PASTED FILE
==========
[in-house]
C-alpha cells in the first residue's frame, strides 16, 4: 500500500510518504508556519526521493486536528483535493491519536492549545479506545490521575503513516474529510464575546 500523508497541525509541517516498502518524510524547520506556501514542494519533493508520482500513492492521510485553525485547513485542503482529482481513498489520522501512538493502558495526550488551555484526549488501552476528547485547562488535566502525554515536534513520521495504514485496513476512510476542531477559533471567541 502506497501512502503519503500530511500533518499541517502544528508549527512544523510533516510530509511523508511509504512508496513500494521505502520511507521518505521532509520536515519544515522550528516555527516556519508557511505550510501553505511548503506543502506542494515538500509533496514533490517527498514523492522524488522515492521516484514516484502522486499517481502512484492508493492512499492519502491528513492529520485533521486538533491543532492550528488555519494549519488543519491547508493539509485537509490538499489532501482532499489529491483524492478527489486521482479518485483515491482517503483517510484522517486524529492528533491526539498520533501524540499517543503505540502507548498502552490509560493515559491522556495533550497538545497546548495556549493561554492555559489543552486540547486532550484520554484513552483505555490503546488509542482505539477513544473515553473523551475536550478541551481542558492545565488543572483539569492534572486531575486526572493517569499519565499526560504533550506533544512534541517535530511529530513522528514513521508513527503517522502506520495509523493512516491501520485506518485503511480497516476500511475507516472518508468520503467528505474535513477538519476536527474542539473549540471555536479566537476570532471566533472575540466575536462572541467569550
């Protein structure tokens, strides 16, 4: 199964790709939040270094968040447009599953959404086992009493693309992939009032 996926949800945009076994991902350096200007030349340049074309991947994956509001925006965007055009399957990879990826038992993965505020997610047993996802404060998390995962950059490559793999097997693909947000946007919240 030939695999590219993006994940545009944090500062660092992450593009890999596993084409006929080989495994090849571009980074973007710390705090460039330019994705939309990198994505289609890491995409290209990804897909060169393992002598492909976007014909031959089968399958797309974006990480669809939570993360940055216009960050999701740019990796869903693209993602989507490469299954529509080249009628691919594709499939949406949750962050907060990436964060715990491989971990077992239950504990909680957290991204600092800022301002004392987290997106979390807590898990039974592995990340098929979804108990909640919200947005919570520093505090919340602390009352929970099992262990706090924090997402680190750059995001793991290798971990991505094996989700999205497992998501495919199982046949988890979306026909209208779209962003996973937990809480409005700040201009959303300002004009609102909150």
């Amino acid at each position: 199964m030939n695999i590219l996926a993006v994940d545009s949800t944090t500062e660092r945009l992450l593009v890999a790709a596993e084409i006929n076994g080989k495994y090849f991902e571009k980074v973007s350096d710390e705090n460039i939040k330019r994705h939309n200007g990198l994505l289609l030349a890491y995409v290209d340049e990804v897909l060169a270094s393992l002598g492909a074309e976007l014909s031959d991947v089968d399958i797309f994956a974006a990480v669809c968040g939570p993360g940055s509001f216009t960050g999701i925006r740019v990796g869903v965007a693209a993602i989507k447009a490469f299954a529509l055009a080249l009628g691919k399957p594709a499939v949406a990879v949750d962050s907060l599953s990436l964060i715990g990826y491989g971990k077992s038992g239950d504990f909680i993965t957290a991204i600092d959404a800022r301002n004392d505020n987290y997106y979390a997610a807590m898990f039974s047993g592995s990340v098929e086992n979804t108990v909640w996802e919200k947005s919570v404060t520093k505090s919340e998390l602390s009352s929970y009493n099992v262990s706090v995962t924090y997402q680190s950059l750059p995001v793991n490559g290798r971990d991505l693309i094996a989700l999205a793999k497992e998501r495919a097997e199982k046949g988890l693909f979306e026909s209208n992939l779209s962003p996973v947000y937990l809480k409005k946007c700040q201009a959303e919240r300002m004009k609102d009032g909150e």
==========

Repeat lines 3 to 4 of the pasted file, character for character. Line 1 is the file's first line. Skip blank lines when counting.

């Protein structure tokens, strides 16, 4: 199964790709939040270094968040447009599953959404086992009493693309992939009032 996926949800945009076994991902350096200007030349340049074309991947994956509001925006965007055009399957990879990826038992993965505020997610047993996802404060998390995962950059490559793999097997693909947000946007919240 030939695999590219993006994940545009944090500062660092992450593009890999596993084409006929080989495994090849571009980074973007710390705090460039330019994705939309990198994505289609890491995409290209990804897909060169393992002598492909976007014909031959089968399958797309974006990480669809939570993360940055216009960050999701740019990796869903693209993602989507490469299954529509080249009628691919594709499939949406949750962050907060990436964060715990491989971990077992239950504990909680957290991204600092800022301002004392987290997106979390807590898990039974592995990340098929979804108990909640919200947005919570520093505090919340602390009352929970099992262990706090924090997402680190750059995001793991290798971990991505094996989700999205497992998501495919199982046949988890979306026909209208779209962003996973937990809480409005700040201009959303300002004009609102909150």
């Amino acid at each position: 199964m030939n695999i590219l996926a993006v994940d545009s949800t944090t500062e660092r945009l992450l593009v890999a790709a596993e084409i006929n076994g080989k495994y090849f991902e571009k980074v973007s350096d710390e705090n460039i939040k330019r994705h939309n200007g990198l994505l289609l030349a890491y995409v290209d340049e990804v897909l060169a270094s393992l002598g492909a074309e976007l014909s031959d991947v089968d399958i797309f994956a974006a990480v669809c968040g939570p993360g940055s509001f216009t960050g999701i925006r740019v990796g869903v965007a693209a993602i989507k447009a490469f299954a529509l055009a080249l009628g691919k399957p594709a499939v949406a990879v949750d962050s907060l599953s990436l964060i715990g990826y491989g971990k077992s038992g239950d504990f909680i993965t957290a991204i600092d959404a800022r301002n004392d505020n987290y997106y979390a997610a807590m898990f039974s047993g592995s990340v098929e086992n979804t108990v909640w996802e919200k947005s919570v404060t520093k505090s919340e998390l602390s009352s929970y009493n099992v262990s706090v995962t924090y997402q680190s950059l750059p995001v793991n490559g290798r971990d991505l693309i094996a989700l999205a793999k497992e998501r495919a097997e199982k046949g988890l693909f979306e026909s209208n992939l779209s962003p996973v947000y937990l809480k409005k946007c700040q201009a959303e919240r300002m004009k609102d009032g909150e």